Cancer-related deaths in the U.S. fell by 26 percent in the 14 years since 2001, according to an annual report released today by the American Association for Cancer Research.
Because there are fewer deaths, the number of Americans living with cancer -- survivors -- has reached an all-time high. As of 2015, more than 15.5 million people in the U.S. suffered from different varieties of the disease, and that number is likely to rise as the population ages. More people have cancer than ever before, but because of advancements in treatment, those people are living longer. However, inequalities in access to cancer treatment and prevention mean that not everyone in the U.S. is benefiting from those advancements equally.
Years of scientific research at both the molecular and population level have identified risk factors that can lead to cancer, and many types are preventable if people are able to change their habits. Obesity, tobacco use, alcohol consumption, and lack of exercise are risk factors that have all been subjects of national health policy initiatives. After sustained anti-smoking ad campaigns, for example, cigarette smoking rates plummeted roughly 30 percent between 1965 and 2015.
However, even with successful risk identification and prevention campaigns, it is still estimated that more than 40 percent of cancer cases diagnosed in the U.S. are the result of potentially modifiable causes.
In 2006, the HPV vaccine was approved to prevent the human papillomavirus, which increases the risk of cervical cancer. Giving children, teenagers, and young adults the vaccine can prevent almost all cases of cervical cancer later in life and even some cases of oral and anal cancer. Unfortunately, fewer than half of children and teens in this country are up-to-date on these shots. This is likely the result of pediatricians not discussing the benefits fully with parents and patients.
Still, we are making progress. Studies on the best ways to screen for cancer – without overscreening -- have led to earlier detection, improving outcomes for many.
Treatment options for different cancer diagnoses continue to grow as well. The U.S. Food and Drug Administration approved 22 therapies in the past year, many of which are completely new ways of approaching the disease. And as scientists learn more about the human genome, they are finding savvy, precise approaches to target the many small mutations in our genes that can cause cancer.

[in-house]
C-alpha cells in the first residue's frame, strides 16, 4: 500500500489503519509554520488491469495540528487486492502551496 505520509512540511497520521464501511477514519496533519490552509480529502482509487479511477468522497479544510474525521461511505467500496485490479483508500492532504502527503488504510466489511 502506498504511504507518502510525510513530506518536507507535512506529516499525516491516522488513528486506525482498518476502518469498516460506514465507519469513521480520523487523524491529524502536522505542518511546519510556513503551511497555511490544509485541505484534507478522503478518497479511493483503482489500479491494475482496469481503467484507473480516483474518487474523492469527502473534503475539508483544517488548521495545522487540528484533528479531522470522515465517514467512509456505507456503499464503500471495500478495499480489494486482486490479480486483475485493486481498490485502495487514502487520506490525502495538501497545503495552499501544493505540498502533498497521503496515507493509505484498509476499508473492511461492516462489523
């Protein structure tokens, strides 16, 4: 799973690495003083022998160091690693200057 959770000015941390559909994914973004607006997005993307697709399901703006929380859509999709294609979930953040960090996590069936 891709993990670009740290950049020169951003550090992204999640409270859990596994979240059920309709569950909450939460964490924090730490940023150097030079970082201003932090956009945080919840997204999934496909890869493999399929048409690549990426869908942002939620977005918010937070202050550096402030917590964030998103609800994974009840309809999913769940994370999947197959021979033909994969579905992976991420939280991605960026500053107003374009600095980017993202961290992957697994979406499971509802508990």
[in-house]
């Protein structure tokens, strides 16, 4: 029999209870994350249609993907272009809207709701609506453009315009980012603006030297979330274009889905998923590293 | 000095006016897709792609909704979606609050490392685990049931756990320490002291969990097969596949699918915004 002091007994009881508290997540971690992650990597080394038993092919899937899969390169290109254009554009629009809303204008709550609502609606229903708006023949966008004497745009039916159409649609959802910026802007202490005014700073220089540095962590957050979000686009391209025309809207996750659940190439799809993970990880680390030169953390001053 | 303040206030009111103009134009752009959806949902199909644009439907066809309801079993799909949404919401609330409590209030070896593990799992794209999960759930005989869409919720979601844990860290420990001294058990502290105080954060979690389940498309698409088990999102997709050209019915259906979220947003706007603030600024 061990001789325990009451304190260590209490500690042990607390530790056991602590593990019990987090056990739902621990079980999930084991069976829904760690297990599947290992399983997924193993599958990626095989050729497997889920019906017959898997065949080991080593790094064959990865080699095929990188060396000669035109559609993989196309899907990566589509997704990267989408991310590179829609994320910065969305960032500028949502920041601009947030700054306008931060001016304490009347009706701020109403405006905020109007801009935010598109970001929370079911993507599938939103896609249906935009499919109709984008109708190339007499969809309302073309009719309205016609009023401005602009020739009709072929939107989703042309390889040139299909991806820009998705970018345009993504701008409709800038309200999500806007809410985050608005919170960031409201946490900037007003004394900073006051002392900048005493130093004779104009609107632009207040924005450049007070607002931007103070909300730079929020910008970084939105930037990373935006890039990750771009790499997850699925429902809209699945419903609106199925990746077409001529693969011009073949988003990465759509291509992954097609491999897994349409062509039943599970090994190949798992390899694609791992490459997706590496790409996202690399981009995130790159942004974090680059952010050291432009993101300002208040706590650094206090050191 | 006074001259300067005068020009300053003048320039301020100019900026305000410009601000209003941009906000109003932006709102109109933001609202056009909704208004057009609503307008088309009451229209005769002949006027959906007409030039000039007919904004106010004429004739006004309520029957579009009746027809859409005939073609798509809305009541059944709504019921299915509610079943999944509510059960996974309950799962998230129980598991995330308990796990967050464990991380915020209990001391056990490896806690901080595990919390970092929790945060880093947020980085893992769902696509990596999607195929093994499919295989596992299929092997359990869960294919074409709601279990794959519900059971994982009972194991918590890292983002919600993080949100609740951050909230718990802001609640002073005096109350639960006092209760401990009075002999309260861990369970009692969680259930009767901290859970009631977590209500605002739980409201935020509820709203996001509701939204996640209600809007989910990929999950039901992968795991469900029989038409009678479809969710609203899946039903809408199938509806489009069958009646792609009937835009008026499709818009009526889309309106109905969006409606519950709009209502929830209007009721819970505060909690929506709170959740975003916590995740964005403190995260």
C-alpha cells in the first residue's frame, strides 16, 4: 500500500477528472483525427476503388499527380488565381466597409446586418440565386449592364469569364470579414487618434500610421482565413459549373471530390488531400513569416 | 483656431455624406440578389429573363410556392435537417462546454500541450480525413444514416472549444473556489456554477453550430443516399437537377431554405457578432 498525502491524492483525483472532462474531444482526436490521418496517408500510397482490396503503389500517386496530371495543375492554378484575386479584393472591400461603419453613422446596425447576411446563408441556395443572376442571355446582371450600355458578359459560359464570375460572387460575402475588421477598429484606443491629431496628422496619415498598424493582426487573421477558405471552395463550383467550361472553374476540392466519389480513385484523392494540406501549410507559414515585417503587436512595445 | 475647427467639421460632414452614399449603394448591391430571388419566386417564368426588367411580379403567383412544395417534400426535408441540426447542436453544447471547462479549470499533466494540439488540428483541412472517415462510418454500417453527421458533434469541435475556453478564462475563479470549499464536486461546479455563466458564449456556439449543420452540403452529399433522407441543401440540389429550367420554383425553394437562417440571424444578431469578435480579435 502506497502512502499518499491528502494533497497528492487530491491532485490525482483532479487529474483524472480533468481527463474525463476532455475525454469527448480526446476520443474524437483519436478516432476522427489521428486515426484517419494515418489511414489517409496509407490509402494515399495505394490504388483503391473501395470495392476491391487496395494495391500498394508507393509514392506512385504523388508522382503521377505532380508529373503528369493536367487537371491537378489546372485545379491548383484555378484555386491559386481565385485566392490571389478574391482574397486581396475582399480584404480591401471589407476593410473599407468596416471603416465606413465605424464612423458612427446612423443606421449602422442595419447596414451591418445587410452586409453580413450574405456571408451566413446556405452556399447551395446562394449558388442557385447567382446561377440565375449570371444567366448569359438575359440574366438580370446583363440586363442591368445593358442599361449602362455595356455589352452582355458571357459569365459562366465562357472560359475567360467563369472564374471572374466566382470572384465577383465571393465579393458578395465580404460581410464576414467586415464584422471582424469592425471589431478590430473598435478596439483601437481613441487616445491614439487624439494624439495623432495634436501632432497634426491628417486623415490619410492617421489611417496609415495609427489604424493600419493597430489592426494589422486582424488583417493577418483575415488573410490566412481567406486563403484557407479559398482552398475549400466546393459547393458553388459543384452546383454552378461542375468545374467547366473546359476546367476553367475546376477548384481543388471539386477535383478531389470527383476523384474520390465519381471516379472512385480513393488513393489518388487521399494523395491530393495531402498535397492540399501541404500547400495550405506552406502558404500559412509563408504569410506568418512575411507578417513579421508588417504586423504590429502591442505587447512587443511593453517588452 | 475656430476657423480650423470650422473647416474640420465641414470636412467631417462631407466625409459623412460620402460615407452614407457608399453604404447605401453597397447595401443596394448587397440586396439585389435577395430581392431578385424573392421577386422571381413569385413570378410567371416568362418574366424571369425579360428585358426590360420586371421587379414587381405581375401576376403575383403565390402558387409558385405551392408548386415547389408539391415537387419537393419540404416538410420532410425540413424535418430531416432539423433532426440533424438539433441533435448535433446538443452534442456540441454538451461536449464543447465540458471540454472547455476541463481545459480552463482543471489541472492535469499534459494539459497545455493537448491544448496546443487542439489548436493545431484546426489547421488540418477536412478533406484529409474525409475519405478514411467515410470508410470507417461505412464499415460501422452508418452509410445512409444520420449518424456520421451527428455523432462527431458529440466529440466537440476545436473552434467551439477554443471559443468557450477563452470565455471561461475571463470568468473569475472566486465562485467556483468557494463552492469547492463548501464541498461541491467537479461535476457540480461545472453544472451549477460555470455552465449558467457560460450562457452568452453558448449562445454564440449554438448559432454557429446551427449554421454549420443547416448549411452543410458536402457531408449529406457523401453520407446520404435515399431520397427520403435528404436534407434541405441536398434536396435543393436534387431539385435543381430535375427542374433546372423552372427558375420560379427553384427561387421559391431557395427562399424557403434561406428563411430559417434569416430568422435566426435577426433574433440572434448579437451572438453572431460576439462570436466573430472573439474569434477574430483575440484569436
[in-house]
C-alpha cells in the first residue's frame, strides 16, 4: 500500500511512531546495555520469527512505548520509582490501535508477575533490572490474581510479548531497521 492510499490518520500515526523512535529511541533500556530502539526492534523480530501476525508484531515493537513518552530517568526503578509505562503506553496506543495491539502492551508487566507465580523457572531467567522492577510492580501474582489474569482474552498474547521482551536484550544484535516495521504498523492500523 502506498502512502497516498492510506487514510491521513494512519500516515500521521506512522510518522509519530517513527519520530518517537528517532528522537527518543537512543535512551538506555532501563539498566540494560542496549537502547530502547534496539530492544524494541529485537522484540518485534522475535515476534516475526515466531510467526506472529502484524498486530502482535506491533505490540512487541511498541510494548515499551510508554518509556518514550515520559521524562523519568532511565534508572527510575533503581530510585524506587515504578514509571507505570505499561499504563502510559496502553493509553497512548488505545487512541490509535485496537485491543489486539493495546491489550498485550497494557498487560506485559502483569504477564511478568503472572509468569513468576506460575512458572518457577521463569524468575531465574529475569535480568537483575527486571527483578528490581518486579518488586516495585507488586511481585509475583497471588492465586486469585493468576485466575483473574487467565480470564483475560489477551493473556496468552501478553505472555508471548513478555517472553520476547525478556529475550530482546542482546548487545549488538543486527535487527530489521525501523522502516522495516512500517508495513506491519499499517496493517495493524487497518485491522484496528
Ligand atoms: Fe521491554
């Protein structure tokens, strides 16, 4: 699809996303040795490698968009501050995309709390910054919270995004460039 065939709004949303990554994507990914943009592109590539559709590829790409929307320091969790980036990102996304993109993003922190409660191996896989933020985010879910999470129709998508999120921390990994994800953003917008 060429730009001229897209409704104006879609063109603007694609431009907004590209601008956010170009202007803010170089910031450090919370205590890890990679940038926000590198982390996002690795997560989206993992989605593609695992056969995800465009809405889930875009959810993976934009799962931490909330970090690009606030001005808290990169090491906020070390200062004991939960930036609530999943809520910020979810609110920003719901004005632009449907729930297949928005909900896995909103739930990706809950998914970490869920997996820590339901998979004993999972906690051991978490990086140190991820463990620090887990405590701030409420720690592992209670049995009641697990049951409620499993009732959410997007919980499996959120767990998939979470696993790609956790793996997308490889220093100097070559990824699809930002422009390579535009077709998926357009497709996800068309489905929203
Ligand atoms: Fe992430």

In spite of our advances, the AACR's report showcases a harrowing truth about cancer care: not everyone benefits equally. The fight to create better health results for all segments of the population -- regardless of gender identity, race, country of origin, sexual orientation, or socioeconomic status – continues to be difficult.
"Much of previous research...does not include data from diverse populations…the field of Cancer Health Disparities is moving beyond the obvious epidemiological differences...to being inclusive of subjects for clinical trials and utilizing specimens from diverse subjects," wrote Dr. John Carethers, Professor of Human Genetics at the University of Michigan and a member of the AACR Cancer Progress Report's steering committee, in a statement to ABC News.
Some groups are less likely to get screenings, participate in cancer trials, or get the treatment they need. For example, African-American, Latina, and minority women are more likely to be diagnosed with breast cancer at an advanced stage than white women, with one study citing that women of color are 14 percent more likely to be diagnosed with stage 3 cancer or higher.
Genetic variables might contribute to the ways that the disease is experienced by different groups of people. For example, Black and Latina women are more likely to have a breast cancer that is "triple negative," meaning that their cancer cells do not respond to the three most common hormones that usually promote abnormal growth. Unfortunately this also means that these types of cancers don't respond to available anti-hormonal therapies, and are notoriously more aggressive. However, lack of access to health care, health literacy, and exposure to environmental risks are also significant problems for many vulnerable populations.
Work is being done to address these differences. The AACR advocates for research efforts to address inequalities, and grass-roots work within at-risk communities is also making a difference.
Karen Jackson, an African-American woman and breast cancer survivor, founded the Sisters Network, a national organization that works to reduce the cultural stigma related to breast cancer in the African-American community and increase participation in screenings and trials. "The breast cancer death rate remains unacceptably high among African-American women," Jackson said in an interview published by the AACR. "I stepped out on faith without any funding, just a borrowed desk and my home telephone, and formed the national sisterhood that I craved… African-American women with resources and knowledge to navigate...breast cancer."
The Sisters Network now offers a shared space for women to support each other.
It’s people like Jackson who might play a critical role in narrowing the gap so everyone can share in the victories of the fight against cancer.
Dr. Amisha Ahuja is an internist and writer with the ABC News Medical Unit.